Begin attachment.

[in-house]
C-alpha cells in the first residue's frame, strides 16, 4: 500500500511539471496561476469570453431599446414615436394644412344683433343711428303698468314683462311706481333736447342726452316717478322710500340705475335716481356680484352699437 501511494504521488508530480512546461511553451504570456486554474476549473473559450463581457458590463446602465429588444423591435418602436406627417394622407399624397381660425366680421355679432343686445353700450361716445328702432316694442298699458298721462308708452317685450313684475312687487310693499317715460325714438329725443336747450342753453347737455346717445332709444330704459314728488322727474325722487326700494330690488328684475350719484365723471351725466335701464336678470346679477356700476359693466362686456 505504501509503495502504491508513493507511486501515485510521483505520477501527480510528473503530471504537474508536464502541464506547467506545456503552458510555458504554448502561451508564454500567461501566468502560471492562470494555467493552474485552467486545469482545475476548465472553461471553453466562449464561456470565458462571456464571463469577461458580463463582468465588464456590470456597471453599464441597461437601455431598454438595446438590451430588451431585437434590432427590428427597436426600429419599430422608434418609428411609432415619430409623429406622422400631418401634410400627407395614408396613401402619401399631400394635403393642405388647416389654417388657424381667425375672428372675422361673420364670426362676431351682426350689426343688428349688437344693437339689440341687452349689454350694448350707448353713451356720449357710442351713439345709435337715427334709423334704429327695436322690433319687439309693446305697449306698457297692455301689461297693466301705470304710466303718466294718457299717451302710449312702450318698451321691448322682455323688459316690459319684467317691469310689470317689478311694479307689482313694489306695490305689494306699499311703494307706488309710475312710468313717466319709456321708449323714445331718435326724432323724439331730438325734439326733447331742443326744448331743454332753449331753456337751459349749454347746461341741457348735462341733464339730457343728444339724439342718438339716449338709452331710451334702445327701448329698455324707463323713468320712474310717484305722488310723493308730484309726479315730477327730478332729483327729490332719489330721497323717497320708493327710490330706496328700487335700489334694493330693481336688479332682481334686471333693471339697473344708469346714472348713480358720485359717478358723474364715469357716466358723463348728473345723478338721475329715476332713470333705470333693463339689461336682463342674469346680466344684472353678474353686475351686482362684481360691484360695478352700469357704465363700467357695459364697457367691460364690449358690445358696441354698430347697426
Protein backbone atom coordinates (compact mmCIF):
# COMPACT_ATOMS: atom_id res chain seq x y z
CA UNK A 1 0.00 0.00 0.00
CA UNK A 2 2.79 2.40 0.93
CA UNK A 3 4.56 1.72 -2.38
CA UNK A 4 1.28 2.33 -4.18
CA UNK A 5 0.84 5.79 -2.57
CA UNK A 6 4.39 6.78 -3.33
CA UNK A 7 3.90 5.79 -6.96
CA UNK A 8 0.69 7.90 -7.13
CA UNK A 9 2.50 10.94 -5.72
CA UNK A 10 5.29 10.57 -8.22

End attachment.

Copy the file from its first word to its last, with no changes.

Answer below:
[in-house]
C-alpha cells in the first residue's frame, strides 16, 4: 500500500511539471496561476469570453431599446414615436394644412344683433343711428303698468314683462311706481333736447342726452316717478322710500340705475335716481356680484352699437 501511494504521488508530480512546461511553451504570456486554474476549473473559450463581457458590463446602465429588444423591435418602436406627417394622407399624397381660425366680421355679432343686445353700450361716445328702432316694442298699458298721462308708452317685450313684475312687487310693499317715460325714438329725443336747450342753453347737455346717445332709444330704459314728488322727474325722487326700494330690488328684475350719484365723471351725466335701464336678470346679477356700476359693466362686456 505504501509503495502504491508513493507511486501515485510521483505520477501527480510528473503530471504537474508536464502541464506547467506545456503552458510555458504554448502561451508564454500567461501566468502560471492562470494555467493552474485552467486545469482545475476548465472553461471553453466562449464561456470565458462571456464571463469577461458580463463582468465588464456590470456597471453599464441597461437601455431598454438595446438590451430588451431585437434590432427590428427597436426600429419599430422608434418609428411609432415619430409623429406622422400631418401634410400627407395614408396613401402619401399631400394635403393642405388647416389654417388657424381667425375672428372675422361673420364670426362676431351682426350689426343688428349688437344693437339689440341687452349689454350694448350707448353713451356720449357710442351713439345709435337715427334709423334704429327695436322690433319687439309693446305697449306698457297692455301689461297693466301705470304710466303718466294718457299717451302710449312702450318698451321691448322682455323688459316690459319684467317691469310689470317689478311694479307689482313694489306695490305689494306699499311703494307706488309710475312710468313717466319709456321708449323714445331718435326724432323724439331730438325734439326733447331742443326744448331743454332753449331753456337751459349749454347746461341741457348735462341733464339730457343728444339724439342718438339716449338709452331710451334702445327701448329698455324707463323713468320712474310717484305722488310723493308730484309726479315730477327730478332729483327729490332719489330721497323717497320708493327710490330706496328700487335700489334694493330693481336688479332682481334686471333693471339697473344708469346714472348713480358720485359717478358723474364715469357716466358723463348728473345723478338721475329715476332713470333705470333693463339689461336682463342674469346680466344684472353678474353686475351686482362684481360691484360695478352700469357704465363700467357695459364697457367691460364690449358690445358696441354698430347697426
Protein backbone atom coordinates (compact mmCIF):
# COMPACT_ATOMS: atom_id res chain seq x y z
CA UNK A 1 0.00 0.00 0.00
CA UNK A 2 2.79 2.40 0.93
CA UNK A 3 4.56 1.72 -2.38
CA UNK A 4 1.28 2.33 -4.18
CA UNK A 5 0.84 5.79 -2.57
CA UNK A 6 4.39 6.78 -3.33
CA UNK A 7 3.90 5.79 -6.96
CA UNK A 8 0.69 7.90 -7.13
CA UNK A 9 2.50 10.94 -5.72
CA UNK A 10 5.29 10.57 -8.22